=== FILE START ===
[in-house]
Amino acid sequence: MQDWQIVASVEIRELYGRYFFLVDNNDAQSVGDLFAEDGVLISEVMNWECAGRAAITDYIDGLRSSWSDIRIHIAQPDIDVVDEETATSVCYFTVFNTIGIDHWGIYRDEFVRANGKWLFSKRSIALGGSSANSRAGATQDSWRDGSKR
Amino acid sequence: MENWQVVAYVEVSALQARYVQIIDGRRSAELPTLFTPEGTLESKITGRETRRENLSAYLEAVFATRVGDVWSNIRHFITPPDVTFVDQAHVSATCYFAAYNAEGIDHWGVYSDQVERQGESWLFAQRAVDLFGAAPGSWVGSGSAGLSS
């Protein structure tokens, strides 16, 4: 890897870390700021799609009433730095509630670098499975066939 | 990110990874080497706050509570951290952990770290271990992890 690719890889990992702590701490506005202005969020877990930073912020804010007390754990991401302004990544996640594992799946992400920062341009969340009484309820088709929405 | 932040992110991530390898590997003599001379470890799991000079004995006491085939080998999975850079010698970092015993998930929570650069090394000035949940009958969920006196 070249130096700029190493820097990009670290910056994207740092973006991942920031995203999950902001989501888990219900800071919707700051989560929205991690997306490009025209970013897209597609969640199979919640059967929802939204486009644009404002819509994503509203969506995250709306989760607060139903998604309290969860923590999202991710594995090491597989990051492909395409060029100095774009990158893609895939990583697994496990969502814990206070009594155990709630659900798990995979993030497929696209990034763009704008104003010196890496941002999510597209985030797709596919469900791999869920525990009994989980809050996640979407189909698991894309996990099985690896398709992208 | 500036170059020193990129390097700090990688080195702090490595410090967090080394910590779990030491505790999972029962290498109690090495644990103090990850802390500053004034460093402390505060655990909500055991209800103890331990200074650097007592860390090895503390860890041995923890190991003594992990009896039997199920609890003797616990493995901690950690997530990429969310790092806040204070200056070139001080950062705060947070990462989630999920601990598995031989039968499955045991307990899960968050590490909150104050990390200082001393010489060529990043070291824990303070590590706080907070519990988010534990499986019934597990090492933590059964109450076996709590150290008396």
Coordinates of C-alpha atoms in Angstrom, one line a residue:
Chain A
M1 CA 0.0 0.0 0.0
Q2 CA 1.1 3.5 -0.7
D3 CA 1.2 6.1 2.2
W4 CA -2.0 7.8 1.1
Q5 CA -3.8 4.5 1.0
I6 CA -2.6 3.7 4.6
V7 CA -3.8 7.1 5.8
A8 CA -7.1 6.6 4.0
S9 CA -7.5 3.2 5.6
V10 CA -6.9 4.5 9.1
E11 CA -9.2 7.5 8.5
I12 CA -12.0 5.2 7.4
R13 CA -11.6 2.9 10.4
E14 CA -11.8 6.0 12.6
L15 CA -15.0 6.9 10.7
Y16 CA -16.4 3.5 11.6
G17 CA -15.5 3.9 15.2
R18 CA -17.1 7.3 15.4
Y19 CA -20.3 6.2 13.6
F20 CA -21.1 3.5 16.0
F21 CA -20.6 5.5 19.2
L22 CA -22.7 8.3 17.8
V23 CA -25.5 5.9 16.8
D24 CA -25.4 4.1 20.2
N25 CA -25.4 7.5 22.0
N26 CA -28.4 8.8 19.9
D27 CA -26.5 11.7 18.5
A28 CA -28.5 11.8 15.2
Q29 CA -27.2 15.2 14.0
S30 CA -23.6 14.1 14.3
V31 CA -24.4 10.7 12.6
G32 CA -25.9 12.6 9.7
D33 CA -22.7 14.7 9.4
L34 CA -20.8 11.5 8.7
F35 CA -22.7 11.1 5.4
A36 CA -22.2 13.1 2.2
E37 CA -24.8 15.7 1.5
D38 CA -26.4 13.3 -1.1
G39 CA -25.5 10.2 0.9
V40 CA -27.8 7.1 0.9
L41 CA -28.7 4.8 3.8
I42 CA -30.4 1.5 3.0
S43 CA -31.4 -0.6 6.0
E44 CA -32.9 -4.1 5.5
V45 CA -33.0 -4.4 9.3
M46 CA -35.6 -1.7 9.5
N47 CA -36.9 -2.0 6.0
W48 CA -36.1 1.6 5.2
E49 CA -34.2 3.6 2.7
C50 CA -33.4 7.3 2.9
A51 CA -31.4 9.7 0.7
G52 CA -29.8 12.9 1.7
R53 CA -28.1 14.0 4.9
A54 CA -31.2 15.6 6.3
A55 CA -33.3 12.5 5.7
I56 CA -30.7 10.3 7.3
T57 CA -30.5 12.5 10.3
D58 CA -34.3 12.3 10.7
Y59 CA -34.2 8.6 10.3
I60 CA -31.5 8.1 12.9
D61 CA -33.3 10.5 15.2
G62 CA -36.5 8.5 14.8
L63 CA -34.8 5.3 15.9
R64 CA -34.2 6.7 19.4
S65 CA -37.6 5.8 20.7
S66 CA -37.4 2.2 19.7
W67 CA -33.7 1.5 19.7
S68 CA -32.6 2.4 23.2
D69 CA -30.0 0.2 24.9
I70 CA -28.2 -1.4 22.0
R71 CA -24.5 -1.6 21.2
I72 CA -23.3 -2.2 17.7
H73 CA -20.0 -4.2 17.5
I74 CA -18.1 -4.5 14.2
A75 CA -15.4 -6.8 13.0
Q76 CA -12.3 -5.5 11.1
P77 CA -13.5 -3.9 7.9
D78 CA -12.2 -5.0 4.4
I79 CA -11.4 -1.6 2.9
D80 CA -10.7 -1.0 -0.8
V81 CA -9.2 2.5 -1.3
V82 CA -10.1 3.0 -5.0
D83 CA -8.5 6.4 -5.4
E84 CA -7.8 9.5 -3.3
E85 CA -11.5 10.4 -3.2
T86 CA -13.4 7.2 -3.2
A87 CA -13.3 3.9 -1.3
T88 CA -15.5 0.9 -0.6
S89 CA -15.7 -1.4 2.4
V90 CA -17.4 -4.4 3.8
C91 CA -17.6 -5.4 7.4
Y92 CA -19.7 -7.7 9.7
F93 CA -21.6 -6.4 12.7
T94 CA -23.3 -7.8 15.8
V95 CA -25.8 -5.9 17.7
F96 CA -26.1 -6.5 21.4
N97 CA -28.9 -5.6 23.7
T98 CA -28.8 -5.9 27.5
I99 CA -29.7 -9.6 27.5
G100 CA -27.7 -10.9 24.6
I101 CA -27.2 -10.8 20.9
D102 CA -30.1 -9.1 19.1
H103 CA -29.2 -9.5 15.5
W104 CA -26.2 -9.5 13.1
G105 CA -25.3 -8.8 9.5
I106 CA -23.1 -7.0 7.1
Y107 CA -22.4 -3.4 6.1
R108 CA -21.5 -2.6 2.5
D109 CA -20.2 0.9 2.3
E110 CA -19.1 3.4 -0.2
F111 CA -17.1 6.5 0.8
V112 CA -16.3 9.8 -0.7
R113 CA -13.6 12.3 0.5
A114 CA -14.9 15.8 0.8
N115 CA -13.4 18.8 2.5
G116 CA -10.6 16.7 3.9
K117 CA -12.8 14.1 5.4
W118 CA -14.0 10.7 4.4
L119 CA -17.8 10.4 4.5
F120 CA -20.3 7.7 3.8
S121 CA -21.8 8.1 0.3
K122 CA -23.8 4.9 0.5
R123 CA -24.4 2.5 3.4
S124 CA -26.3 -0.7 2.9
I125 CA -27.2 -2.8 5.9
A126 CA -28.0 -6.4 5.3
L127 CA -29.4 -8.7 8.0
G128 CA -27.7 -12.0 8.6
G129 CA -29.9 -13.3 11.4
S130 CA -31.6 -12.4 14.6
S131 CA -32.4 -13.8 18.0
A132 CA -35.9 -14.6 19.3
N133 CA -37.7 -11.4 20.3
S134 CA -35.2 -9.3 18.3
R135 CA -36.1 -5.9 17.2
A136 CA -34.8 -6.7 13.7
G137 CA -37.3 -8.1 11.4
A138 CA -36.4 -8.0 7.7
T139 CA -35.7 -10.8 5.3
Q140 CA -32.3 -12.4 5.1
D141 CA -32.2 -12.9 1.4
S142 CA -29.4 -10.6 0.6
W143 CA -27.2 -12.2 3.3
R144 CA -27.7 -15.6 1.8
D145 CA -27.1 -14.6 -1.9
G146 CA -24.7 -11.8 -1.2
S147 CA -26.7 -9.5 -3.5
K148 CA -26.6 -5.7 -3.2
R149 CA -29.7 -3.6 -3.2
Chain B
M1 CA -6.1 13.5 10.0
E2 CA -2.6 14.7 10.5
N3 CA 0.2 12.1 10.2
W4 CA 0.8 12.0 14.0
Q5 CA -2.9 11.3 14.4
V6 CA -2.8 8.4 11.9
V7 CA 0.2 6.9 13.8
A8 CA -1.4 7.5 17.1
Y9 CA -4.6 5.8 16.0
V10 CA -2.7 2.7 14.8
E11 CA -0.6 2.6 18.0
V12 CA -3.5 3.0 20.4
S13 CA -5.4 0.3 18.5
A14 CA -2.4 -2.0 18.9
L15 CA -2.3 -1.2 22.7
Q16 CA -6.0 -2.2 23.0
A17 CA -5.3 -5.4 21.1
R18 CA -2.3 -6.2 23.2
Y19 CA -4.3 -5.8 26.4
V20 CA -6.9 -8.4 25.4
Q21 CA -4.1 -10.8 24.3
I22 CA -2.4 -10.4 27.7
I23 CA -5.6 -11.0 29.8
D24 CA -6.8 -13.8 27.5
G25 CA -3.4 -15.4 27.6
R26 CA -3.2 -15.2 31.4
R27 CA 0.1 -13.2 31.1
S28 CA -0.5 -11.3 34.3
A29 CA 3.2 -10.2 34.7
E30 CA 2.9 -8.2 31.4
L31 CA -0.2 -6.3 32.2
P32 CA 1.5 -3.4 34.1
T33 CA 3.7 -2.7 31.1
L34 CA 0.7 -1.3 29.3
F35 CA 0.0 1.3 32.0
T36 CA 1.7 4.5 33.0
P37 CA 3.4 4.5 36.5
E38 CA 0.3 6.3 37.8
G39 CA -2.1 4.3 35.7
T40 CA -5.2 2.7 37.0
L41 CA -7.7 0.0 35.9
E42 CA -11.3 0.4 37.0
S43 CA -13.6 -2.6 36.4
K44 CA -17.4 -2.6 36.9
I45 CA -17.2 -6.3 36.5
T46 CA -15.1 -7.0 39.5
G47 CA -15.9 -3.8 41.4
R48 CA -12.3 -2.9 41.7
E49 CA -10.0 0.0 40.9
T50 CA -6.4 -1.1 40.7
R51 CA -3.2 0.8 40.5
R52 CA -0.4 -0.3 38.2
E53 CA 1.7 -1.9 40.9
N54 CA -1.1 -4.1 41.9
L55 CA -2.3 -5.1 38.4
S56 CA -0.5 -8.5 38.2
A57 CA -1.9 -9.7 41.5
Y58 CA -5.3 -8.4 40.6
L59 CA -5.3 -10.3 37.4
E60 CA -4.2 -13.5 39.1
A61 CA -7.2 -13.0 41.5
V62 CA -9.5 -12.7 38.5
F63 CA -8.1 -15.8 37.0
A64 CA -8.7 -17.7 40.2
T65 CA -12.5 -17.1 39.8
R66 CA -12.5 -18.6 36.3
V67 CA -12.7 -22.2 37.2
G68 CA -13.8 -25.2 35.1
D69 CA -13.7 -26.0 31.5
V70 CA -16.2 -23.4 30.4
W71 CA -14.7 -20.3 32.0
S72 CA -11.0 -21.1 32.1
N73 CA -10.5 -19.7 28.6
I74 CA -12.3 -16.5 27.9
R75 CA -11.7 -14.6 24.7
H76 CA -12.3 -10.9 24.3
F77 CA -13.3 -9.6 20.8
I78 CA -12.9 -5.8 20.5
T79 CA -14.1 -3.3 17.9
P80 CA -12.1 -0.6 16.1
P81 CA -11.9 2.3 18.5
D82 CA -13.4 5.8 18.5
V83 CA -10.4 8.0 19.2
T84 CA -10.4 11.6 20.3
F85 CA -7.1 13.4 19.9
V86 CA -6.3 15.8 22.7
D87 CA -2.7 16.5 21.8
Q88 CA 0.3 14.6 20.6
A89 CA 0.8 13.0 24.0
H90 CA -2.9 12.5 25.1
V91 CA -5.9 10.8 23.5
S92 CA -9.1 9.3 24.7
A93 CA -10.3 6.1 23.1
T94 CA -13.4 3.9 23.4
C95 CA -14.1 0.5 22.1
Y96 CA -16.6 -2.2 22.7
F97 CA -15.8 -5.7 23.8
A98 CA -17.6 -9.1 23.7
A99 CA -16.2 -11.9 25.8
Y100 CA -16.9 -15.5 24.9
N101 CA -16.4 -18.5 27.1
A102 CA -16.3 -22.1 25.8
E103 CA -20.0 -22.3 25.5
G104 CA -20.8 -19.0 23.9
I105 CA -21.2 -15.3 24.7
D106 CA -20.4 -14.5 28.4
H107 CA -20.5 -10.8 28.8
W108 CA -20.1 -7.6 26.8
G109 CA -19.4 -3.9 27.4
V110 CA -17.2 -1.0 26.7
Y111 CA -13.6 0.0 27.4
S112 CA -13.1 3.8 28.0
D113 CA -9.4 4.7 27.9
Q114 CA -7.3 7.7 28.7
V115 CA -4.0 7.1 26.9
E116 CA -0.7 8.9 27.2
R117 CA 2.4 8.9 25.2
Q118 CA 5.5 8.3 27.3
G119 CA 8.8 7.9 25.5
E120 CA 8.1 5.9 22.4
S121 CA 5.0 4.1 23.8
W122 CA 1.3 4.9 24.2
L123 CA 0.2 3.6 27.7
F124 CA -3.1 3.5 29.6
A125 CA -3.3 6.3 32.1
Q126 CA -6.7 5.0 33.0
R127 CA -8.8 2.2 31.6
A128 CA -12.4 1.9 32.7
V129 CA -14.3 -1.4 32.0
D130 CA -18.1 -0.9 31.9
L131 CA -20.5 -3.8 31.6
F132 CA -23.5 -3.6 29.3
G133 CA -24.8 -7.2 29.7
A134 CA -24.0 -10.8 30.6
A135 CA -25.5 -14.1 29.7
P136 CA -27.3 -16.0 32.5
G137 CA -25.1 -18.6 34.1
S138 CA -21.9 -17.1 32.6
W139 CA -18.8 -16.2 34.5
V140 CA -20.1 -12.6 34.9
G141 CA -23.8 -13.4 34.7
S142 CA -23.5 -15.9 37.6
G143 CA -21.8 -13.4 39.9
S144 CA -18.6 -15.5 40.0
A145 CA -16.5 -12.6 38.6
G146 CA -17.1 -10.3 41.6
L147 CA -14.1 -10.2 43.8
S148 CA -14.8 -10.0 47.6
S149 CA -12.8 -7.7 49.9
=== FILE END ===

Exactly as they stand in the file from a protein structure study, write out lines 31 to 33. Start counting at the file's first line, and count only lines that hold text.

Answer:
N25 CA -25.4 7.5 22.0
N26 CA -28.4 8.8 19.9
D27 CA -26.5 11.7 18.5